Gatekeepers for Indie Publishing

There was a discussion recently in one of my Facebook groups about a possible BookBub for indies. If you don’t know of the service, BookBub has a massive mailing list of readers, and their daily blasts move a TON of titles. Subscribers sign up for their preferred genres and are then notified when books they might enjoy are on sale for cheap. Many an author has hit a bestseller list thanks almost solely to BookBub. The program is so powerful that many consider BookBub to be the best marketing tool available to authors today, if you can snag a spot.

And therein lies the rub. The reason BookBub works is because its users trust them. The works are vetted, and however imperfect this system, it results in a high level of trust and satisfaction. From what I understand, BookBub looks for a minimum number of Amazon reviews, a minimum average ranking, and solid cover art/blurb/etc. For readers, a BookBub promotion serves as a stamp of approval.

The indie equivalent might be a website like IndieReader.com that reviews self-published titles. Except IR.com doesn’t have a BookBub system where authors pay to schedule a blast, and millions of readers get a recommendation in their email inbox. BookBub users, you see, are avid readers. They WANT recommendations. They’ve already read everything on the bestseller lists of their favorite genres, and they need something new. They need two or three books a week.

Now, the best thing about indie publishing in my opinion is the complete lack of gatekeepers. This allows any voice equal access to the infinite number of available podiums. Minority voices, gay voices, male romance writers and female sci-fi writers, and all the quirky between-genre works are given a spot. These works would never see the light of day in the no-risk blockbuster model employed by the Big 5 (and that includes most of my works). Gatekeepers are bad for literature. They stifle. They censure. They play it safe.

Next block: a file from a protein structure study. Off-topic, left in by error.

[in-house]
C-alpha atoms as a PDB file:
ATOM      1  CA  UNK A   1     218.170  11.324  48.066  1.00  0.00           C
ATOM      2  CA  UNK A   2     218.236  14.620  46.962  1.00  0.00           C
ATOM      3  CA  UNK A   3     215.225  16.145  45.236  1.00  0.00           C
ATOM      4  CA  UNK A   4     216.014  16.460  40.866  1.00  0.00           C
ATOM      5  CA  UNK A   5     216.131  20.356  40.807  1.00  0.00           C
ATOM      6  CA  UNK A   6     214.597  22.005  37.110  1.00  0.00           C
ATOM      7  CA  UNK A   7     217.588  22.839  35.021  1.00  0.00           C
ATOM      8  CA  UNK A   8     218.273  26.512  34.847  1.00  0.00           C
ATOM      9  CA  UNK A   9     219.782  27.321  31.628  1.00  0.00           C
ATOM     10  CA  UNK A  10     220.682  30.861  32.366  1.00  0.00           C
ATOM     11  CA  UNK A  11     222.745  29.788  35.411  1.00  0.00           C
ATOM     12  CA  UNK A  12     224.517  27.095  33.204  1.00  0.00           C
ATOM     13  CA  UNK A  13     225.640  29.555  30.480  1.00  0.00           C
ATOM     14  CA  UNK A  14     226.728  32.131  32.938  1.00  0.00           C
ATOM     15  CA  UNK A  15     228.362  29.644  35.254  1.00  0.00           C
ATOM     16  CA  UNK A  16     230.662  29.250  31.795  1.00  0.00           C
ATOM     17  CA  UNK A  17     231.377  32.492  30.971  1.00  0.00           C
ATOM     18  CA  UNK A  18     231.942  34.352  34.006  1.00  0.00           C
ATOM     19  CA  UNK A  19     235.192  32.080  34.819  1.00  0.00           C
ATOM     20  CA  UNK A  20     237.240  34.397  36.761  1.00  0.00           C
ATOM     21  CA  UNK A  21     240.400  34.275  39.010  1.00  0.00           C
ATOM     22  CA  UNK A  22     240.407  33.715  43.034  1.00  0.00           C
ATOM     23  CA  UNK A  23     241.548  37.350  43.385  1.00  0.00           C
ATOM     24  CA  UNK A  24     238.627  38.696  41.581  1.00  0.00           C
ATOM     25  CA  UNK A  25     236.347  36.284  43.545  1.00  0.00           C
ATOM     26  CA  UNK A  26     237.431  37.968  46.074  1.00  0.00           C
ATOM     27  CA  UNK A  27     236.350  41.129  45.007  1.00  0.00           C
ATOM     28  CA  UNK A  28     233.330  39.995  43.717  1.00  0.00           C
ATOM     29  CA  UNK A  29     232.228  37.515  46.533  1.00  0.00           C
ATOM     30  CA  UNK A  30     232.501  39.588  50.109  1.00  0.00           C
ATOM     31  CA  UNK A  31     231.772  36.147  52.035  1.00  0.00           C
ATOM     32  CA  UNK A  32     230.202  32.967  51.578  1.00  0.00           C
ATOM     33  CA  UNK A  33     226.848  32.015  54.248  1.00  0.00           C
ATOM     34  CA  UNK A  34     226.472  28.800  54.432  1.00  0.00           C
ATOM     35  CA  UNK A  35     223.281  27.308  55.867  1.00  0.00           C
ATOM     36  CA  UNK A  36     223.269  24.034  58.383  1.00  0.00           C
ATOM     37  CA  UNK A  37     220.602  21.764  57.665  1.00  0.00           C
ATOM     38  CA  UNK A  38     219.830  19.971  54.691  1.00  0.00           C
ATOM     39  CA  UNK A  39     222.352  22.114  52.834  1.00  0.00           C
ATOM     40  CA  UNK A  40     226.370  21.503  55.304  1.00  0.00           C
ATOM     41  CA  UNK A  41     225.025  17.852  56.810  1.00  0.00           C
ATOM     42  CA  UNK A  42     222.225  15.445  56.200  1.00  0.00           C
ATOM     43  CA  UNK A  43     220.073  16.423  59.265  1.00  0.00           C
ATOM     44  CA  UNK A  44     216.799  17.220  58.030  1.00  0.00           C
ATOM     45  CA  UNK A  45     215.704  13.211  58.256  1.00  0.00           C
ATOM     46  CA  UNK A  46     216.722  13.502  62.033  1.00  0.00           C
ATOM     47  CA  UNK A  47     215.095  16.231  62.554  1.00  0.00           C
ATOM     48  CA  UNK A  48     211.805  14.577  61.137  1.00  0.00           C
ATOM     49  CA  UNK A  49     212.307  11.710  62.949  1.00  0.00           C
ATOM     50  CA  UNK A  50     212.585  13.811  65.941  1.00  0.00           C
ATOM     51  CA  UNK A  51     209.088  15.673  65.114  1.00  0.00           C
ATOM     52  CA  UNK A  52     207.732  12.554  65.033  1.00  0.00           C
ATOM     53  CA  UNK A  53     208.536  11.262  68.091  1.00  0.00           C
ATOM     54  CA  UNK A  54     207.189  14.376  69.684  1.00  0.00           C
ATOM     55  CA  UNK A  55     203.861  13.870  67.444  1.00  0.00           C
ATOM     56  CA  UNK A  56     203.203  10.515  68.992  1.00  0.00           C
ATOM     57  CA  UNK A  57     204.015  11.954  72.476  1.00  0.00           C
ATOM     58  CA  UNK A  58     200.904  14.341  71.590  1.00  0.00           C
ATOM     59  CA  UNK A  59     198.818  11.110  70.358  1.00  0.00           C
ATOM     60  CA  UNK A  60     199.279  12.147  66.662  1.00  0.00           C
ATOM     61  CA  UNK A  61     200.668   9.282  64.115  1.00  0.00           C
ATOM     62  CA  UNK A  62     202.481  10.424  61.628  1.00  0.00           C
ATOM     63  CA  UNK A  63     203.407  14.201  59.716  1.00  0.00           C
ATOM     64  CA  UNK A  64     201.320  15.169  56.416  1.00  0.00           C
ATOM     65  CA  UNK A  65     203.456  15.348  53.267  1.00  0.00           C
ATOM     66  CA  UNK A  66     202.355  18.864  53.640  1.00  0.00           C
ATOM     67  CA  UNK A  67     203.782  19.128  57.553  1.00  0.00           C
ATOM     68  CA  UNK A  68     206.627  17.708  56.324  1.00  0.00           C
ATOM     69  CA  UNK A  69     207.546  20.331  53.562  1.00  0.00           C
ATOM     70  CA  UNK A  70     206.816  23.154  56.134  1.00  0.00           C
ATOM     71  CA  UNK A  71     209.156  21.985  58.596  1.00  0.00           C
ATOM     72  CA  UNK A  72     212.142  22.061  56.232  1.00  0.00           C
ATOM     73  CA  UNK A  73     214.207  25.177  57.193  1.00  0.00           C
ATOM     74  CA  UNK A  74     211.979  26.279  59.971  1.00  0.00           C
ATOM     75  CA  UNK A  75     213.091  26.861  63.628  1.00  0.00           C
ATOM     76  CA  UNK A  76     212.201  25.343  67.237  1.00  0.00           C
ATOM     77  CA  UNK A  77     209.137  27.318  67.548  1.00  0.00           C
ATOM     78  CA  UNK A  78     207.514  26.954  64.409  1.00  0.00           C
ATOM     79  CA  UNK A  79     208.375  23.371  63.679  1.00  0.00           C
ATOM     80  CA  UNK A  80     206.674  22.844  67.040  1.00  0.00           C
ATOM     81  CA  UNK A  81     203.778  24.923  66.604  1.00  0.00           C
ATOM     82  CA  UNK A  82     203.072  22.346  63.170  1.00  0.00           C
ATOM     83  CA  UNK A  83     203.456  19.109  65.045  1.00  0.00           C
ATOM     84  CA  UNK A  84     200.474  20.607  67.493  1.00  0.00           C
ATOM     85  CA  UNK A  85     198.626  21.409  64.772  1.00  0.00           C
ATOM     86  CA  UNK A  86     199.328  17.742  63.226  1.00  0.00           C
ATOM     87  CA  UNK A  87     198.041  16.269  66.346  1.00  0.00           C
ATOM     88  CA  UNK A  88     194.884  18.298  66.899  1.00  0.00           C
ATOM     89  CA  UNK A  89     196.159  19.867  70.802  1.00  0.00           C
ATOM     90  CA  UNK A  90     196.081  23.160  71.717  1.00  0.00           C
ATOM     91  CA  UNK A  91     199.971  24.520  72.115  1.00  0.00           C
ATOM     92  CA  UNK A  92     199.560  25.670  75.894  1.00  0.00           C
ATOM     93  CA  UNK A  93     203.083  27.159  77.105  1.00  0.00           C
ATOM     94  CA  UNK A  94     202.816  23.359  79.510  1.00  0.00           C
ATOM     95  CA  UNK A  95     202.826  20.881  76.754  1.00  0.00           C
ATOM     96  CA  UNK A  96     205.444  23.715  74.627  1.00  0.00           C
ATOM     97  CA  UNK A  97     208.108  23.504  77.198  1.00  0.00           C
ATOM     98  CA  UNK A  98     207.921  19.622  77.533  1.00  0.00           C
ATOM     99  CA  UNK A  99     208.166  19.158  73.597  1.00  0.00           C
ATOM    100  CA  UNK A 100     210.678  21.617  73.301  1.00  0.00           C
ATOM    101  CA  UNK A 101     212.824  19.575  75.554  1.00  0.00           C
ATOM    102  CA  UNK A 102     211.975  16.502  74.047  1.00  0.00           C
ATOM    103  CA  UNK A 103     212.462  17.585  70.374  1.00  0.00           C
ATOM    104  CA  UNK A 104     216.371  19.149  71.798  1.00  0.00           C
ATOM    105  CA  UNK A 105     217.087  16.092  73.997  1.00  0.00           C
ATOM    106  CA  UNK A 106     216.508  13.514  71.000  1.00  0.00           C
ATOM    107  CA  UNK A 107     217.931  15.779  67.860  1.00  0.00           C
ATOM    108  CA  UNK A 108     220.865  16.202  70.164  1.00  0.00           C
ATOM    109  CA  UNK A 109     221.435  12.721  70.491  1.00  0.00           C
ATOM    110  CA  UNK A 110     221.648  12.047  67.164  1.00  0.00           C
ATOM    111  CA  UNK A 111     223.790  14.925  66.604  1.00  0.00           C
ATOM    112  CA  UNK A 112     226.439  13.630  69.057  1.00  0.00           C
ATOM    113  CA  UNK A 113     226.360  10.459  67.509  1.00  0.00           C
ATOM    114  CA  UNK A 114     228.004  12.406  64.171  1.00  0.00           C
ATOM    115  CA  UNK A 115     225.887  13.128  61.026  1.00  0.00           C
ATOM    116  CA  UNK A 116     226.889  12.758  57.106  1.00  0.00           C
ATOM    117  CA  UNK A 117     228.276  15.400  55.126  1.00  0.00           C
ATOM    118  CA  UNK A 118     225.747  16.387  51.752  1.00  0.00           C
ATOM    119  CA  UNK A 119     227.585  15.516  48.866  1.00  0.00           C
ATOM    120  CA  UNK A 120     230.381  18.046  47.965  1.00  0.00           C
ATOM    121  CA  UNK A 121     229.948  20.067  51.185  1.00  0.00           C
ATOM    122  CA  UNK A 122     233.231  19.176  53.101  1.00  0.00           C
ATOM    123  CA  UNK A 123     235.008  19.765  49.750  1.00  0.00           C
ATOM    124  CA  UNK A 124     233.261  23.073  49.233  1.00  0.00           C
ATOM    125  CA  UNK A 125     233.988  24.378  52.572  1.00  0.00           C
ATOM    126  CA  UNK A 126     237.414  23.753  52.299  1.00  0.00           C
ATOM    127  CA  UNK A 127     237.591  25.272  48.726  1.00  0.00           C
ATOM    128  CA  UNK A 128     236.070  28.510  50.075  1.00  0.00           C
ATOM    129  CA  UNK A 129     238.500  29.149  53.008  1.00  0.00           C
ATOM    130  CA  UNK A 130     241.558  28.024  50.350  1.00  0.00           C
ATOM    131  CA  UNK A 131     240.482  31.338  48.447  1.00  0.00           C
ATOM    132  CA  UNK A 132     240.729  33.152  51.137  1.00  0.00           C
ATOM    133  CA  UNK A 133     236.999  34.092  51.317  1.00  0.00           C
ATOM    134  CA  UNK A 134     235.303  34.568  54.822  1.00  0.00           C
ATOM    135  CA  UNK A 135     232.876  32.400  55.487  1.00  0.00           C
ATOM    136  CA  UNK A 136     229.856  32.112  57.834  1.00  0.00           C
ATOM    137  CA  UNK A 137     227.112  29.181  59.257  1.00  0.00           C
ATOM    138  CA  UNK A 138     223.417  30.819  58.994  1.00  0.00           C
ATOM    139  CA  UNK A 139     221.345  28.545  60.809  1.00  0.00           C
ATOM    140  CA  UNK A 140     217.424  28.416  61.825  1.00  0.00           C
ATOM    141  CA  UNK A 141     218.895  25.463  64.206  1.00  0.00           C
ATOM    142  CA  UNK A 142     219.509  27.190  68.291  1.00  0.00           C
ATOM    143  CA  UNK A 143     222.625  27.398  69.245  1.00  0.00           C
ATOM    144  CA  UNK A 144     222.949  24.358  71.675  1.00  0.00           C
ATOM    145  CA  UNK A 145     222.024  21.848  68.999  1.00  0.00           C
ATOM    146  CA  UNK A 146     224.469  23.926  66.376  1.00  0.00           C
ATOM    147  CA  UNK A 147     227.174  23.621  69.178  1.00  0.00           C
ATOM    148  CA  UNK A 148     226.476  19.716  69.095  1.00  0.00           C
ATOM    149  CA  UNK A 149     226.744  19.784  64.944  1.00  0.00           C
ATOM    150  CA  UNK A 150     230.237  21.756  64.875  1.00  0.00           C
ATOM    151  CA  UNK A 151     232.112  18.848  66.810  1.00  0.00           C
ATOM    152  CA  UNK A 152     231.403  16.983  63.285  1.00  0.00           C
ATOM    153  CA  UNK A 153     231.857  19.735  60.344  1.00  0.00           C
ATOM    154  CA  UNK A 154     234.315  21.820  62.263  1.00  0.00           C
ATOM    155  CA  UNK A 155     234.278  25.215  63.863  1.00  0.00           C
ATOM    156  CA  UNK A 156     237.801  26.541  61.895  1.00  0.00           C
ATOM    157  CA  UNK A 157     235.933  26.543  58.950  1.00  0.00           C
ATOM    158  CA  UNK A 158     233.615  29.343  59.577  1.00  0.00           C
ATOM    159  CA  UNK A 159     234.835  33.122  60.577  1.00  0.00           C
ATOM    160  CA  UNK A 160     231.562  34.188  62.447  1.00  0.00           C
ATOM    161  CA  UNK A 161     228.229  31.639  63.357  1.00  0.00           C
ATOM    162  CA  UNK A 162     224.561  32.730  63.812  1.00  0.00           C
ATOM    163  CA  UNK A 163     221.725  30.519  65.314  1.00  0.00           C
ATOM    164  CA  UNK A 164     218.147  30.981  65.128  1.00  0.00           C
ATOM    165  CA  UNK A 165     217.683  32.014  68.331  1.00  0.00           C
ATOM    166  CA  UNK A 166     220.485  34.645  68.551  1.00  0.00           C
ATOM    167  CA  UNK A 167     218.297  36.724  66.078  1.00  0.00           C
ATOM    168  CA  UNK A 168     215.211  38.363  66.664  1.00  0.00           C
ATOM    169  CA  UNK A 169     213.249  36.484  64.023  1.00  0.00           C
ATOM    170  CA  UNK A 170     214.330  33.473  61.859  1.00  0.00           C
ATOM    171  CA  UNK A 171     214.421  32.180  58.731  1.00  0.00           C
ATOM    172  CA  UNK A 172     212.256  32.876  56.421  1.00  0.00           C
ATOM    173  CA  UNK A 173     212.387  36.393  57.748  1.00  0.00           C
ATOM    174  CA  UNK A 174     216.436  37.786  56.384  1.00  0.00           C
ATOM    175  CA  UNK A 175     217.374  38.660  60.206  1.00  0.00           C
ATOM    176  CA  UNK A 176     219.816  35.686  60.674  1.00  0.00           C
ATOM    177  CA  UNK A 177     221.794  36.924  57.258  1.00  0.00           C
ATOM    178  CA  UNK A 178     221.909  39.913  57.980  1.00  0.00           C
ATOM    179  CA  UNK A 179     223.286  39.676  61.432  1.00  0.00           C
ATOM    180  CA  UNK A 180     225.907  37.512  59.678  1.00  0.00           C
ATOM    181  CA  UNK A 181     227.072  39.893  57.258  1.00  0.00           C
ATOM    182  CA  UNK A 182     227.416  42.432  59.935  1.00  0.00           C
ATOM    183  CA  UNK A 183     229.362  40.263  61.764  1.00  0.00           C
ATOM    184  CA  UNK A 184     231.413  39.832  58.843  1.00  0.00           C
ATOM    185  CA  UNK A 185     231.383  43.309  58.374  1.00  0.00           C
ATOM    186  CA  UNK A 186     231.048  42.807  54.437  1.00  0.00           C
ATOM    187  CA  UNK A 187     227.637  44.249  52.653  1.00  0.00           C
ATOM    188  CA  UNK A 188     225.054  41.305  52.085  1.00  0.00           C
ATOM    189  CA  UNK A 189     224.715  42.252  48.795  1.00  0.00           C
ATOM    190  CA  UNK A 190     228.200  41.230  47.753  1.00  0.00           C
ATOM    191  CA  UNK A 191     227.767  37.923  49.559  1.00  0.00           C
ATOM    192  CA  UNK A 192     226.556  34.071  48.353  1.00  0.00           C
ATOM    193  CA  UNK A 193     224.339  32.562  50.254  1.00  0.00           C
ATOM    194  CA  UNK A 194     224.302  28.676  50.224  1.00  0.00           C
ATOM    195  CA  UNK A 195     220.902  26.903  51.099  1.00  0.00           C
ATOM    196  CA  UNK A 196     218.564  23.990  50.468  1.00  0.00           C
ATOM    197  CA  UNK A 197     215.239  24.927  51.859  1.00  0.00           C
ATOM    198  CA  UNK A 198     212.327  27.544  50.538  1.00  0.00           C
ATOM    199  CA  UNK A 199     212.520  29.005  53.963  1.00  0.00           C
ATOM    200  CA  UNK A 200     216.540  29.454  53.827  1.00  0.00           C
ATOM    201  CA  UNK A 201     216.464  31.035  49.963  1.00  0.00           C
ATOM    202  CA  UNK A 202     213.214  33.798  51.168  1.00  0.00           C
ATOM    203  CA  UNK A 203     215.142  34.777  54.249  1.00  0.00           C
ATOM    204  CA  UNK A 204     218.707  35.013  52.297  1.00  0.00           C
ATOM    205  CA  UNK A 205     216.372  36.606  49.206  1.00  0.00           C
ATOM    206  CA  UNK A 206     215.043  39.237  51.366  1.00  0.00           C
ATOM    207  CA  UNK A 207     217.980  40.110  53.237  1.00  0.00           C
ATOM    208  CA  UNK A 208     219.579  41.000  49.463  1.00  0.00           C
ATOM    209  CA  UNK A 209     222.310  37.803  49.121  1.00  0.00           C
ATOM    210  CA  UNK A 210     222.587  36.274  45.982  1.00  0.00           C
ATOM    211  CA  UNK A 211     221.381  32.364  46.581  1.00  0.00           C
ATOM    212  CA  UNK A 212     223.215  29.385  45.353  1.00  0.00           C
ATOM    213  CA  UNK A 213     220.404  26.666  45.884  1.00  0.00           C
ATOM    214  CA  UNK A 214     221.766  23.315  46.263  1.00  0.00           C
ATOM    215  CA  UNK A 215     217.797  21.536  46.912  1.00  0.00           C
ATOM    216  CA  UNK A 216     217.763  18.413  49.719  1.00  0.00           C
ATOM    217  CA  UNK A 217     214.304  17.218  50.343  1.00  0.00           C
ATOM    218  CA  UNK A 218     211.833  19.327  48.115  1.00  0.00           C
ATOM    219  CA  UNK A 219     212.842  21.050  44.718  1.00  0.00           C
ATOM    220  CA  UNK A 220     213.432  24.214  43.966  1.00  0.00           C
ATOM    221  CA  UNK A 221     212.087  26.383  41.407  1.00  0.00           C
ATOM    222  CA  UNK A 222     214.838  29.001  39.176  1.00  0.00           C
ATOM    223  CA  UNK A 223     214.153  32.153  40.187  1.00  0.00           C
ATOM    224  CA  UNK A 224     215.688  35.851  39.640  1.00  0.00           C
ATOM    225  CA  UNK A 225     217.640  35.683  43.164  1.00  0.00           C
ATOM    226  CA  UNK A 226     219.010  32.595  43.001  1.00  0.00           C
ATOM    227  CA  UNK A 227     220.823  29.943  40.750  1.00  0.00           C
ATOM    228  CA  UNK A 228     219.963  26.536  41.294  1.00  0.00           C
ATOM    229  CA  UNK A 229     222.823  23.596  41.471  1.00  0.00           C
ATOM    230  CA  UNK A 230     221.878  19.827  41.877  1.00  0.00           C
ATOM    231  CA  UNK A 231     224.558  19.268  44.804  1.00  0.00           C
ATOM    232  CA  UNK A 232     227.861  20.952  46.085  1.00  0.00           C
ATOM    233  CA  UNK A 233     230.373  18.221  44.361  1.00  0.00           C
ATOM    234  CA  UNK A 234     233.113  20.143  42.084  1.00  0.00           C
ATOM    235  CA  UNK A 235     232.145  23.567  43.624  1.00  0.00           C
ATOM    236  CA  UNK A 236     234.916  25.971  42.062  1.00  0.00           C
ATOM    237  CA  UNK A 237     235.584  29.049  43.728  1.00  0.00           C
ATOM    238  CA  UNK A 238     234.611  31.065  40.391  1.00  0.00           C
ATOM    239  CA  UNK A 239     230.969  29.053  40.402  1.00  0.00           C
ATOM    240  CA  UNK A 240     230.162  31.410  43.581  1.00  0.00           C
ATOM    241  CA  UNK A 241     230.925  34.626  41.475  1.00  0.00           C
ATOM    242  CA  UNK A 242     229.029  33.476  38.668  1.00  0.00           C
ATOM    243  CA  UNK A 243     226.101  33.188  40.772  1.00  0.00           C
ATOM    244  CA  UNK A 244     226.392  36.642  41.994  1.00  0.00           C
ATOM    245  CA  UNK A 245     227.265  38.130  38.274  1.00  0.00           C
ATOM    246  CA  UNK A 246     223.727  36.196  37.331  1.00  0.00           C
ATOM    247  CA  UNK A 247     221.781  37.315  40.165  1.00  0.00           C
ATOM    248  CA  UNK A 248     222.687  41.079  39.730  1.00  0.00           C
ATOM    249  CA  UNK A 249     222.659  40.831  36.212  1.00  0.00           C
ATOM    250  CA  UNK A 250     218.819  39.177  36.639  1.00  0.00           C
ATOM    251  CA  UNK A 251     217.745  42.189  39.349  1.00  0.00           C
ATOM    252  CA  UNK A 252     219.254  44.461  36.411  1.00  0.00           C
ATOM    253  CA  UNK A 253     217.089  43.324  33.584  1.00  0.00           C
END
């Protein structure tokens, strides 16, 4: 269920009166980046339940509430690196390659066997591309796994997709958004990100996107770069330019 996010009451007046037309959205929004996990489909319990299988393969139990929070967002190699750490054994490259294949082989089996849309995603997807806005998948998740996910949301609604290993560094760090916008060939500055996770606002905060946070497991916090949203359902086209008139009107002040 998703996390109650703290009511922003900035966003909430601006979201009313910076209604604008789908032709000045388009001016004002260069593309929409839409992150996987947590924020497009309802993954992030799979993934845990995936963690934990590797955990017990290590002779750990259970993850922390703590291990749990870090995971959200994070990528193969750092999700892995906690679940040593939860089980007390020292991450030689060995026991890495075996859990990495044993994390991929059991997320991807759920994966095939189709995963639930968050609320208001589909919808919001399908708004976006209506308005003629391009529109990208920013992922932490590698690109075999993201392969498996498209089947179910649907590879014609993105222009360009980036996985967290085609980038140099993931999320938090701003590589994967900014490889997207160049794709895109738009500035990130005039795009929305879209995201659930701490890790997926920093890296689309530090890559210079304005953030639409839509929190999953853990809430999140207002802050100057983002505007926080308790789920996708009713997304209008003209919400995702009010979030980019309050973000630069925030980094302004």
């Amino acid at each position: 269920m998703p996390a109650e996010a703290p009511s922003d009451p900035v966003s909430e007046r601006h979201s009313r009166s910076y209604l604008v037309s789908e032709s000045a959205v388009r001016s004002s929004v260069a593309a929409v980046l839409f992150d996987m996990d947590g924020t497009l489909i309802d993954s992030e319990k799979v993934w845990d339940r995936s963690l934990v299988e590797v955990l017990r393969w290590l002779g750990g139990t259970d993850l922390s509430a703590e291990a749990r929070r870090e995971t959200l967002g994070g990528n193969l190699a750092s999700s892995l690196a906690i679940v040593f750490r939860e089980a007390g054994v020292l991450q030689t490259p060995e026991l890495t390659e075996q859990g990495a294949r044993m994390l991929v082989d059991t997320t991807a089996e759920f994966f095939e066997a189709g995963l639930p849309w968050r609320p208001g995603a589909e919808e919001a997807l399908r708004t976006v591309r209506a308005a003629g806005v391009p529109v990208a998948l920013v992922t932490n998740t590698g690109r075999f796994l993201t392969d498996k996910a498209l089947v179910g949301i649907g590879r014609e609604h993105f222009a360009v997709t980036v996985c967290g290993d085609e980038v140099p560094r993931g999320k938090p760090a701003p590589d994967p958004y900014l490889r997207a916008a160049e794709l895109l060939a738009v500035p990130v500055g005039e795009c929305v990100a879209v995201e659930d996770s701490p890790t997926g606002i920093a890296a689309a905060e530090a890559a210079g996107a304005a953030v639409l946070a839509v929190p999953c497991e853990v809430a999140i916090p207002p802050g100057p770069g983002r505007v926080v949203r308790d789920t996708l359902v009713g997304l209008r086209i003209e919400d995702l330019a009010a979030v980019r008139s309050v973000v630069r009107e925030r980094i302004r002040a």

But readers aren’t all the same. Readers, in fact, are very different from one another. Some only want to read what everyone else is reading, so they can join a movement and a discussion. Some stick to what’s been adapted to the big and small screen, or what’s hit the NYT and USA Today lists. Some enjoy scouring for hidden gems deep within their favorite genres. Some rely on their social media feeds, or their favorite Goodreads reviewers, or Amazon’s recommendation algorithms.

Saying there shouldn’t be any gatekeepers in publishing is to ignore all the readers who prefer to have some sorting done. And these readers vary considerably in how much sorting they like. The fact that self-published ebook authors now out-earn their traditional counterparts shows that even without gatekeepers and sorting, readers are going to stumble upon a LOT of indie titles. And the fact that these titles have higher average customer reviews shows that gatekeepers aren’t needed in order to ensure a quality reading experience. So this isn’t about gatekeepers being necessary. This is about gatekeepers augmenting an already successful and maturing indie literature landscape.

For indies to have a BookBub equivalent, they need to establish trust with readers. Let’s say we start a program called IndieDeals. We celebrate the independent nature of the works, touting the fact that these are reading experiences you won’t find from the mega-corps who play it safe and xerox last year’s bestsellers. You are getting indie books like you get your indie rock and indie films. You are also hearing about the BEST works at the BEST prices. These are titles that readers have already enjoyed, but now at limited-time, rock-bottom prices.

Would readers be interested in this? A great many would, I think. Including myself. But how do you make it easy for IndieDeals to vet the absolute flood of submissions they’d receive from authors hoping for a promotional slot? You can look at review count and average like BookBub does. You can also check out the cover, the blurb, and read 2-3 pages of the sample. You can look at the body of work from the author. Do they have several titles available? All look professional? All have a moderate sales history?

Remember, the goal here isn’t to serve the authors’. That can’t be the focus. The goal of a promo list like BookBub is to serve the readers. As soon as you fail to do that, you lose their trust, and now the program is worthless. Some authors seem to be looking for a BookBub that does less vetting, that will take anyone and anything, and somehow still provide a massive sales boost. This is impossible. There are readers who want gatekeepers, and figuring out how to reach those readers requires new ways of thinking.